In this he may have been helped by his brother Lysistratos, who floruit with him in 328-325 (T 1), and whose known work in portraiture (Tatian, Contra Graecos 54.117) is complemented by a precious description of his method:

“The first man to mould a likeness in plaster from the face itself, and to institute the method of making corrections upon a casting produced by pouring wax into this plaster mould was Lysistratus of Sicyon, brother of Lysippus, of whom we have already spoken. He introduced the practice of making likenesses, for before him they used to try to make portraits as beautiful as possible. He also invented the technique of taking casts from statues, and this practice increased to such an extent that no figures or statues were made without using clay.

Pliny, N.H. 35.153
This method is completely congruent with Lysippos's work as described in T 124 and 131, and seems to have been highly congenial to Roman neo-classic taste, which also valued "likeness" or similitudo highly (T 121), but wanted it tempered with more than a dash of idealization (T 3; cf. Pollitt 1974, 430-44). Yet even despite their admiration for Lysippos, neo-classic critics like Quintilian evidently found no difficulty at all in assessing his standing vis-a-vis the giants of the fifth century: for (T 3) since Pheidian agalmatopoia had already penetrated the essence of the gods (T 53 and 61), and Polykleitan andriantopoia that of men (cf. T 65 and 70), their successors could only turn to representing external appearance (cf. Pollitt 1974, 131-38 on the meaning of veritas in T 3). And of those engaged in this lesser enterprise, Praxiteles and Lysippos struck the best balance between Truth and Beauty, while the vulgar realism of Demetrios (cf. T 91) banished him irrevocably below the salt.

Select bibliography: (A) General: F.P. Johnson 1927; RE 14: 46-63, 66-67 (Lippold, 1928); ThB 23: 496-99, 500 (Bieber, 1929); Lippold 1950, 276-86; EWA 9: 357-62 (Sjquist, 1958); EAA 4: 654-60 (Giuliano, Ferri, 1961); Bieber 1961b, 30-39, 44-50; Picard 1935-1971 (vol. 4): (Picard/Manuel) 423-753; Boardman 1967, 444-50; Arnold 1969, 210, 234-45; Richter 1970d, 224-31; Moreno 1974, 1-41; M. Robertson 1975, 463-76, 513; Pollitt 1986, 20-22, 38, 41-43, 47-54; Moreno 1987; Ridgway 1990a, 73-82; Stewart 1990, 186-91, 289-94, and index, s.v. 'Lysippos'.

(B) Sources: Overbeck 1868/1959, nos. 1443-1515; Löwy 1885/1976 nos. 93-94, 476-77, 487, 506, 534; Stuart-Jones 1895/1966, 193-206; Jex-Blake 1896, xvi-xix, xxvi-vii, xlvii-viii, lxii-iii; Schweitzer 1932/1963; Marcadé 1953, 66-76; Pollitt 1974, passim; Coarelli 1971-2: 99-106; Moreno 1973, 1974; Gallet de Santerre 1983, 49-54, 56-57, 60, 72-73, 230-36; Pollitt 1990, 98-104, 223.

(C) Individual works:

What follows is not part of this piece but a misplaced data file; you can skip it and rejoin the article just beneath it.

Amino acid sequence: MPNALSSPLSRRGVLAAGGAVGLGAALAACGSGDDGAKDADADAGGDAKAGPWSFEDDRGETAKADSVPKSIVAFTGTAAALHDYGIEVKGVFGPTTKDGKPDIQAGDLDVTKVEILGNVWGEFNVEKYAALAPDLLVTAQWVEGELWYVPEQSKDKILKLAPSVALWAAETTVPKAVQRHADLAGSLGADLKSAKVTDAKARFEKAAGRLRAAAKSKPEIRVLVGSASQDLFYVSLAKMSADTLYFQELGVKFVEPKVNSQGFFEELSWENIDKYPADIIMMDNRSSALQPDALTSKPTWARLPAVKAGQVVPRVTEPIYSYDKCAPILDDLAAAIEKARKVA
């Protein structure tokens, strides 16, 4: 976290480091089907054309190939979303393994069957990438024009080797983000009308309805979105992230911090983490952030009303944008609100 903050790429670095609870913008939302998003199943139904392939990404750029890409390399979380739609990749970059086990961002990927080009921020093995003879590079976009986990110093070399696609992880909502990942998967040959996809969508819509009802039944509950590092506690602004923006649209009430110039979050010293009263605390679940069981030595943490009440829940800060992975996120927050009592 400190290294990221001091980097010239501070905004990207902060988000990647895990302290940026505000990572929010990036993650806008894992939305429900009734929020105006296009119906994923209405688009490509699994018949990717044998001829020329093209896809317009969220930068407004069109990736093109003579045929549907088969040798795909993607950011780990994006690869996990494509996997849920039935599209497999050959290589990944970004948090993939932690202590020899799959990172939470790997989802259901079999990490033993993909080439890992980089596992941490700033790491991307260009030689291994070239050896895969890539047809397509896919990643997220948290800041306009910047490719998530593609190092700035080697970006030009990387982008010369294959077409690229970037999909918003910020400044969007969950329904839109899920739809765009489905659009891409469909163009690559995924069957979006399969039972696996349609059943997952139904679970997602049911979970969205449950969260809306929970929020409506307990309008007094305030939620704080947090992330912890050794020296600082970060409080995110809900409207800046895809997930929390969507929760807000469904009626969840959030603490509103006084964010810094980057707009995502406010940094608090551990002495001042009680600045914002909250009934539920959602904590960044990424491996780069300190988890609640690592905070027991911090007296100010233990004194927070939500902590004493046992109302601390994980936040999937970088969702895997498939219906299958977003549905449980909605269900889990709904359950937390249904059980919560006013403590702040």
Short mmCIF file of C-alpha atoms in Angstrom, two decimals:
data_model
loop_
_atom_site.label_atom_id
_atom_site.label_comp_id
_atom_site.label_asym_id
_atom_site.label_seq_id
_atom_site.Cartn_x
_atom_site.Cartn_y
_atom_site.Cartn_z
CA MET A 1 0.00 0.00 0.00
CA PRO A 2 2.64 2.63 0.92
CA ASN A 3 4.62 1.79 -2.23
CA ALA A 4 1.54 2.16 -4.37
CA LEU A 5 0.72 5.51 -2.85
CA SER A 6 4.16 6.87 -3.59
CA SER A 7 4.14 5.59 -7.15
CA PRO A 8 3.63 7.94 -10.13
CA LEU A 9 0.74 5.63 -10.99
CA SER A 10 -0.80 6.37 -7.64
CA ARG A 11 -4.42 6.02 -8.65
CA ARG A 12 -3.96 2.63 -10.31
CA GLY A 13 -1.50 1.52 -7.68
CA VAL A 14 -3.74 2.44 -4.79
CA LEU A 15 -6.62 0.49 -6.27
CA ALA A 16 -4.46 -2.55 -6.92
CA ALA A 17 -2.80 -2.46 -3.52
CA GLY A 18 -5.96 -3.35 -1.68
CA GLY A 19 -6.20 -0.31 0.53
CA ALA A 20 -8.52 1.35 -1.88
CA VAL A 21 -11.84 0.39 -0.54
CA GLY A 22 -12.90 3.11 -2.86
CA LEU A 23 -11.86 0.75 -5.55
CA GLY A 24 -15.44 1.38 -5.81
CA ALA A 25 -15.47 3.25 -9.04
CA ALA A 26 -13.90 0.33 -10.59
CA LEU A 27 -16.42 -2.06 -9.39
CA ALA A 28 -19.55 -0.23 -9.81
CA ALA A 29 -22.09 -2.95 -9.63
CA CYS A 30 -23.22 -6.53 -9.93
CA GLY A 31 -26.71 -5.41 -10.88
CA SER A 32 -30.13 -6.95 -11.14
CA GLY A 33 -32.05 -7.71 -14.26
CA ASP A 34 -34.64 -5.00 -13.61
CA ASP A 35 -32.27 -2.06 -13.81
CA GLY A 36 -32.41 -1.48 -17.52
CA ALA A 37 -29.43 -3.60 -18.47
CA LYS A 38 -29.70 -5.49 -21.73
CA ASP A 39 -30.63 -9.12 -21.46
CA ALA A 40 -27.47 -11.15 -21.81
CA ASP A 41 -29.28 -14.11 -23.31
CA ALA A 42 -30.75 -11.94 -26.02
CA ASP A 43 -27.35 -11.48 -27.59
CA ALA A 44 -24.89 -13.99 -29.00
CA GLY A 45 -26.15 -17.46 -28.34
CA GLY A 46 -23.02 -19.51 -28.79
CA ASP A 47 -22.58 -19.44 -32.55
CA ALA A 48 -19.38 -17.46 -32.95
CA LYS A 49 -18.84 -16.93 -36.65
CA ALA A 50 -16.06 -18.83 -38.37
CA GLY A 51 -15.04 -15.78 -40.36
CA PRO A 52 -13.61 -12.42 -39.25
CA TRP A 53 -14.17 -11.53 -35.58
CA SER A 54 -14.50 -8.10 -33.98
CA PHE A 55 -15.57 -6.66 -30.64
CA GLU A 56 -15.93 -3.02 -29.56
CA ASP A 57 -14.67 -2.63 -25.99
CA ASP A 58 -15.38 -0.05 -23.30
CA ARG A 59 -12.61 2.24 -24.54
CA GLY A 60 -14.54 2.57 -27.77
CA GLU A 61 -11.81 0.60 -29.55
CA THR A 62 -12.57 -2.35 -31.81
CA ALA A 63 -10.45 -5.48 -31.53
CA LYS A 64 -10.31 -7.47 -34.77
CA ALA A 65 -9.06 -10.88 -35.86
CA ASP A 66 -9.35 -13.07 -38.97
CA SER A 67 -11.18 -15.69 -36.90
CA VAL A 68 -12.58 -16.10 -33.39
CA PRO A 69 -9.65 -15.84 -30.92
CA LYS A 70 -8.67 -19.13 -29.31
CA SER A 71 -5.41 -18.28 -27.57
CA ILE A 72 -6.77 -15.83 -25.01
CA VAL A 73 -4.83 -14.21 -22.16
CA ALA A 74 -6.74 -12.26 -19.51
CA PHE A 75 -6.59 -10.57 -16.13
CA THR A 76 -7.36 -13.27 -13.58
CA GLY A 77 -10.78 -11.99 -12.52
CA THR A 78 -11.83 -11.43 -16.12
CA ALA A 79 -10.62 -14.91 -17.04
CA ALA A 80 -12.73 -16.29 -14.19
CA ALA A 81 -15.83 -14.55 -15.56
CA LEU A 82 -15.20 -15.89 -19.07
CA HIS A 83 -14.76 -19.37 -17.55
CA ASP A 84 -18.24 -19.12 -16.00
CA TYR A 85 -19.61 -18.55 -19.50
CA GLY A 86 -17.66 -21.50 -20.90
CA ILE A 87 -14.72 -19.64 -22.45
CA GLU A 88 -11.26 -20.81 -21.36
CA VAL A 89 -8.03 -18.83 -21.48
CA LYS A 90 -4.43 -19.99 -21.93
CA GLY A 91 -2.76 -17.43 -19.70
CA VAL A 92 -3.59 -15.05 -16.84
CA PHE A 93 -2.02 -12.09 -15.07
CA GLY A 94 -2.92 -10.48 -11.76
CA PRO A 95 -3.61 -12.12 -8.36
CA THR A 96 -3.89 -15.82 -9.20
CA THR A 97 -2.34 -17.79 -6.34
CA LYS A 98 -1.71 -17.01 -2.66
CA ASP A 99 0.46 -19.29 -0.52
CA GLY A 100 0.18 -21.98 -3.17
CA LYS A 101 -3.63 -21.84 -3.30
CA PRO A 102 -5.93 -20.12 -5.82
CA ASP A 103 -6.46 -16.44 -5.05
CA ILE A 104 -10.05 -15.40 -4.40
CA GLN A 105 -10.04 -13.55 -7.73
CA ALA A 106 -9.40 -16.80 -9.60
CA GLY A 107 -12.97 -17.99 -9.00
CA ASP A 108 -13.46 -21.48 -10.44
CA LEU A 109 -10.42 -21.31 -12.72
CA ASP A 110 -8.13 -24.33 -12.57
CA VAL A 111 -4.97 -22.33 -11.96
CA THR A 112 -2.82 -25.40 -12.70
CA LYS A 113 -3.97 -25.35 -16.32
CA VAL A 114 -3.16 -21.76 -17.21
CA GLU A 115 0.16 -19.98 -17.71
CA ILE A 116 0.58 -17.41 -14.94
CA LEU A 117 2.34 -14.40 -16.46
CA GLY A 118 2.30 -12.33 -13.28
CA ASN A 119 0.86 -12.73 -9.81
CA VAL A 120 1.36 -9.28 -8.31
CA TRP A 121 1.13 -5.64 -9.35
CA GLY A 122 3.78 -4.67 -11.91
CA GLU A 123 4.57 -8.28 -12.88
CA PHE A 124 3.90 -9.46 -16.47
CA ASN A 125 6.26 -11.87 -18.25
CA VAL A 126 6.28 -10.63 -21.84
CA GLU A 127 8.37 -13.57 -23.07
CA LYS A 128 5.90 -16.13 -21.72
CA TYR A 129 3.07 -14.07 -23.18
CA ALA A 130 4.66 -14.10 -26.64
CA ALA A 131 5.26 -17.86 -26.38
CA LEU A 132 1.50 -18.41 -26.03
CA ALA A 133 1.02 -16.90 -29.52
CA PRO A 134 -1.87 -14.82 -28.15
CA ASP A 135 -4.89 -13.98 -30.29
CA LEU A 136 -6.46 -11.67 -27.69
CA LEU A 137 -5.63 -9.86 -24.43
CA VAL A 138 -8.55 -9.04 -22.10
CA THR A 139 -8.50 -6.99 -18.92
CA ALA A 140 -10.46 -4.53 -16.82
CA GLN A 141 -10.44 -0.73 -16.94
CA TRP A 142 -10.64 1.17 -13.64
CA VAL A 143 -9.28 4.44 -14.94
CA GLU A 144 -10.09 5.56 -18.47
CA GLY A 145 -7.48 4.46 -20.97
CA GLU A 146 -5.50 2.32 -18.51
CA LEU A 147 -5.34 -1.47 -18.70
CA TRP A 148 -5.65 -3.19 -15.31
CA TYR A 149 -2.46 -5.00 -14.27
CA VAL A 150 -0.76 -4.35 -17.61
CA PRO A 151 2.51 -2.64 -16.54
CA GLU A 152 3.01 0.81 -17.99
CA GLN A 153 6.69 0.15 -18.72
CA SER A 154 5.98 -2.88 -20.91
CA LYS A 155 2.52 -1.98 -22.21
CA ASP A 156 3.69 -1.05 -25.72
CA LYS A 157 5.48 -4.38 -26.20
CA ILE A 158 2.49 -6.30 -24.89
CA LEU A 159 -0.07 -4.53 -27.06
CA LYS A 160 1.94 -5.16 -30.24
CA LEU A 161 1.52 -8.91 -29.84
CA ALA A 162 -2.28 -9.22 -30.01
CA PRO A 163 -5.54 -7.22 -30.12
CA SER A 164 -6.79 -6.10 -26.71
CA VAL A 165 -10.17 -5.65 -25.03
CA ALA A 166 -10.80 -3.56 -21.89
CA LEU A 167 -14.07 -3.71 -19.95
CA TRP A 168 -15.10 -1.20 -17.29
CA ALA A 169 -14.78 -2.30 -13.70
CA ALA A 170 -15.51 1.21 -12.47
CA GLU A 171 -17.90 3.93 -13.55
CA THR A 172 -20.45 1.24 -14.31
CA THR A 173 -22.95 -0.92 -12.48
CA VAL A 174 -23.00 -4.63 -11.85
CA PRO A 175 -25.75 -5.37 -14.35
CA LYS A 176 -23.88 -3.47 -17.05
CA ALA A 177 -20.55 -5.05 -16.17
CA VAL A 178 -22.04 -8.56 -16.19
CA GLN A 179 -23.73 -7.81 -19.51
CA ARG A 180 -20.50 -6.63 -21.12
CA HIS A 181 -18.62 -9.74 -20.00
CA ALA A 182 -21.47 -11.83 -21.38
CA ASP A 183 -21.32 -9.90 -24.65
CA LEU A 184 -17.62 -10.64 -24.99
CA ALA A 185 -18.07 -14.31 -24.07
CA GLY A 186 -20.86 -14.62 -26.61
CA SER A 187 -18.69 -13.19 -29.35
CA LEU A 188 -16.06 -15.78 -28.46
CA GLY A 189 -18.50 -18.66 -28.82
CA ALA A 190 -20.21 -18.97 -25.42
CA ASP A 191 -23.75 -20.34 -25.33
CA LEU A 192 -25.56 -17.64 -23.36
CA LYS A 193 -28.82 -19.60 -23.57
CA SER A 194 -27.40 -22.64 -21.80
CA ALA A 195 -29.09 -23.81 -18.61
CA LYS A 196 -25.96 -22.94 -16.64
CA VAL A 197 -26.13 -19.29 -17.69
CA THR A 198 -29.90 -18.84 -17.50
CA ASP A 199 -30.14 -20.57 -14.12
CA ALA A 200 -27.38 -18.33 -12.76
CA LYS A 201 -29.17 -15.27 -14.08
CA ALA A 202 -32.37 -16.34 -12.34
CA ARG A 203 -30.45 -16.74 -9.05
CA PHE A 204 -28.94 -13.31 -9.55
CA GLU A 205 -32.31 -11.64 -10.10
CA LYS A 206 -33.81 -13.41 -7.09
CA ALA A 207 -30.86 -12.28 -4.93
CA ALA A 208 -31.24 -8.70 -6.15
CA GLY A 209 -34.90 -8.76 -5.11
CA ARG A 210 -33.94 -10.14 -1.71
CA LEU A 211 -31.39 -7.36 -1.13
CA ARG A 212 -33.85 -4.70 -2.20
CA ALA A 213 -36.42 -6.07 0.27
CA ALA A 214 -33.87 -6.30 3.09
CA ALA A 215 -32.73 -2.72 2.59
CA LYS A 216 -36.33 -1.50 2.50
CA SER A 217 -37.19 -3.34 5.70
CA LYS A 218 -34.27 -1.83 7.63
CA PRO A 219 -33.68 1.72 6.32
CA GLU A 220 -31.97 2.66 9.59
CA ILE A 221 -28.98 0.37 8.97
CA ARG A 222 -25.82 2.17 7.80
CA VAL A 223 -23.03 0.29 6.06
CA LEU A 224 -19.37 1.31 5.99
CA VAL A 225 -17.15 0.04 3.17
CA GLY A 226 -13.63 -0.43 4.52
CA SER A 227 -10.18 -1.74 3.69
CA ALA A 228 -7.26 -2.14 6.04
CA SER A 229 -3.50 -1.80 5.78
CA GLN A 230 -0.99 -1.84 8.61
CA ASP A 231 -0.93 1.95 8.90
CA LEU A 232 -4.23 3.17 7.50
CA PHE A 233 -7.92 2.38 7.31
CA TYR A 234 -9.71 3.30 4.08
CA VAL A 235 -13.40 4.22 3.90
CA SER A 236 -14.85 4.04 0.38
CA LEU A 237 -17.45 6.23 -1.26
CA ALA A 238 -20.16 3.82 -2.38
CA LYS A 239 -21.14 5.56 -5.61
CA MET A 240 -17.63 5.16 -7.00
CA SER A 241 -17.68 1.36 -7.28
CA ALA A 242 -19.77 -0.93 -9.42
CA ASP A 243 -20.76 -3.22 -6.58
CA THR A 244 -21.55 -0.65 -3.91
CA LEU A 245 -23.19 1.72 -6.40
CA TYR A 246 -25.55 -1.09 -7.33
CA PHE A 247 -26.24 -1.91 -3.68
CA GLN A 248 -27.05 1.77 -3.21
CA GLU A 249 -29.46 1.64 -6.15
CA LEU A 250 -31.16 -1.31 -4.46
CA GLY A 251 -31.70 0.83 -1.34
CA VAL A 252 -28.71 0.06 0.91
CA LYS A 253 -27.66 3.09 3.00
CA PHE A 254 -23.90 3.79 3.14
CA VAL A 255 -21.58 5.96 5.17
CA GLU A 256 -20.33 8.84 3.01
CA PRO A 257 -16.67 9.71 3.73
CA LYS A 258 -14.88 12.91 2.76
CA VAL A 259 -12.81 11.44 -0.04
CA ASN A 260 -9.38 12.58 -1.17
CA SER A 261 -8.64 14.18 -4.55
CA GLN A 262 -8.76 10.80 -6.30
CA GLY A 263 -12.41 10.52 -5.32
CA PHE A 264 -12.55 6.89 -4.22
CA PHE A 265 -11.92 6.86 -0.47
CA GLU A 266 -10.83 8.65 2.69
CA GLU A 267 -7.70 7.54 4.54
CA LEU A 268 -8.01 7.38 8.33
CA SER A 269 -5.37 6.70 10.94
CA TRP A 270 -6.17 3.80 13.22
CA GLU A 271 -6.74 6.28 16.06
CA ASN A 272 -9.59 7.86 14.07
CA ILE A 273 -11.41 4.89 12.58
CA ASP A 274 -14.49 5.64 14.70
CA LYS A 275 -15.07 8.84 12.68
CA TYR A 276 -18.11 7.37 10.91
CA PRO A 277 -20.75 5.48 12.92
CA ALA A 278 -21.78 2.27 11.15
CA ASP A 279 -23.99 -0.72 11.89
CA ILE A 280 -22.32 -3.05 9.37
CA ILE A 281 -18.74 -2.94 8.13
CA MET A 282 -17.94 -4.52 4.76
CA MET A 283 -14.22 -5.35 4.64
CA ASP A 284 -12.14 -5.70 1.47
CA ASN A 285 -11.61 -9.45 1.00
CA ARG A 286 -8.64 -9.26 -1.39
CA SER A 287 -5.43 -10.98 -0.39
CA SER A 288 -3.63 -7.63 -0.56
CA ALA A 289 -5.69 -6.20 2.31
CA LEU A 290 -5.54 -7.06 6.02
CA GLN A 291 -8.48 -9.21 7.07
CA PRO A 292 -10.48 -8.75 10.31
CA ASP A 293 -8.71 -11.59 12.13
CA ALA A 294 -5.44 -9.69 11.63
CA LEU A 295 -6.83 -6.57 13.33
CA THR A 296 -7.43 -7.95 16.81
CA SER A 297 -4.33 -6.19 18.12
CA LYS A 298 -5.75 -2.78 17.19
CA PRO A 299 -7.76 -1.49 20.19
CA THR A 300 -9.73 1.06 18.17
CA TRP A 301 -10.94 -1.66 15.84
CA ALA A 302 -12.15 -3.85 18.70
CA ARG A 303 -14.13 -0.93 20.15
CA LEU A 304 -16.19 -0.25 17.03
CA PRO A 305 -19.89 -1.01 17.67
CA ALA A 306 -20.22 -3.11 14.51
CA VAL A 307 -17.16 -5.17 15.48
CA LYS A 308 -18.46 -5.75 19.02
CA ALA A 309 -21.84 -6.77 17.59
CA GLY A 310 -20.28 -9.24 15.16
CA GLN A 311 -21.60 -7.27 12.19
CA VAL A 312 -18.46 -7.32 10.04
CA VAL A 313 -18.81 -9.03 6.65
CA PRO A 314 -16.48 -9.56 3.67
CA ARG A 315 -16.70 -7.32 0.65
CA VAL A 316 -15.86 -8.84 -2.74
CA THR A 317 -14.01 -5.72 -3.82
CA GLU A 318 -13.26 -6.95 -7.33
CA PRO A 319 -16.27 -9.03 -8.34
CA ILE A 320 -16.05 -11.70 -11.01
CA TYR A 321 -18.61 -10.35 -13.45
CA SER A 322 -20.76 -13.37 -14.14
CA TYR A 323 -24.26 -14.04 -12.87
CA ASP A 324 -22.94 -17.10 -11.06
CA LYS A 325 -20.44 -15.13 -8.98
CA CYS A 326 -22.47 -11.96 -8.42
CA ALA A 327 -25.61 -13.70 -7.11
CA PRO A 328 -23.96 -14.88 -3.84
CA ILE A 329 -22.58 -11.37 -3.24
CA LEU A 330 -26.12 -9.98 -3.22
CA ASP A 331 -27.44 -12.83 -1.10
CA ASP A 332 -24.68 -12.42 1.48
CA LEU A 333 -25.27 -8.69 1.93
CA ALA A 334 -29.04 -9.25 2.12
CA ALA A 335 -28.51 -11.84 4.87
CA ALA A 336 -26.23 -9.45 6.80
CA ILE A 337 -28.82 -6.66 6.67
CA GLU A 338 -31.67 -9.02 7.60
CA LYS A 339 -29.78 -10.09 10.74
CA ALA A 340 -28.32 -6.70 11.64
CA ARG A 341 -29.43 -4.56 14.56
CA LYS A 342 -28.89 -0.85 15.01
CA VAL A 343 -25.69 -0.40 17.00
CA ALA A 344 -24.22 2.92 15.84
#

(i) Alexanders: Bieber 1964, 32-38, 45-46; Richter 1965, 255; Schwarzenberg 1967; Hölscher 1971; Schwarzenberg 1975a; Stewart 1982b, 61-63; Pollitt 1986, 20-22, 38, 41-43; Calcani 1989 (Granikos); Ridgway 1990a, 115-16, 119-21, 123; Stewart 1993.

(ii) Alyzia group: Salis 1956; S. Lattimore 1972a; Moreno 1984.

(iii) Apoxyomenos and athletes: Schauenburg 1963b; Lauter 1967; Dohrn 1968 (Daochos group: cf. FD 2.10: 67-80 for the setting); Borbein 1973, 147; Stewart 1978a; Frel 1982; Ridgway 1990a, 74-75, 76-79.

(iv) Dionysos: Dörig 1973.

(v) Eros: Döhl 1968; LIMC 3: 880 no. 352 (Hermary, 1986); Ridgway 1990a, 75-76.

(vi) Herakles types: Visscher 1962; C.C. Vermeule 1975; Haskell 1981, 229-32; Stewart 1982b, 57-61; Moreno 1982.

(vii) Kairos: Stewart 1978a.

(viii) Krateros: Borbein 1973, 91-97; Stewart 1993, Chapter 9.3

(ix) Poseidon: Walde 1978.

(x) Sokrates: Richter 1965, 109-19; Gauer 1968a, 124-28; Vierneisel-Schlörb 1979 no. 30; Ridgway 1990a, 79-80.

(xi) Zeus: Moreno 1971; Volk 1984.

(xii) Various: Arnold 1969, 210, 234-45; Carpenter 1971, 162-65, 168-69; 232-36; Moreno 1974, 1-41; Lauter 1977.

(xiii) Coins: Imhoof-Blumer 1887/1964, 5, 29-30, 36; Lacroix 1949, 322-24; S. Lattimore 1972a.

hide References (16 total)
  • Cross-references from this page (16):
    • Pausanias, Description of Greece, 1.18.8
    • Pausanias, Description of Greece, 1.20.1
    • Pausanias, Description of Greece, 1.3.4
    • Pausanias, Description of Greece, 1.8.4
    • Pausanias, Description of Greece, 2.2.3
    • Pausanias, Description of Greece, 5.17.3
    • Pausanias, Description of Greece, 5.20.9
    • Pausanias, Description of Greece, 6.4.6
    • Pausanias, Description of Greece, 8.45
    • Pausanias, Description of Greece, 8.9.1
    • Pausanias, Description of Greece, 9.27.3
    • Plato, Letters, 13.361a
    • Plato, Sophist, 235e
    • Vitruvius, On Architecture, 7.preface.12
    • Pliny the Elder, Naturalis Historia, 36.4
    • Pliny the Elder, Naturalis Historia, 34.61
hide Display Preferences
Greek Display:
Arabic Display:
View by Default:
Browse Bar: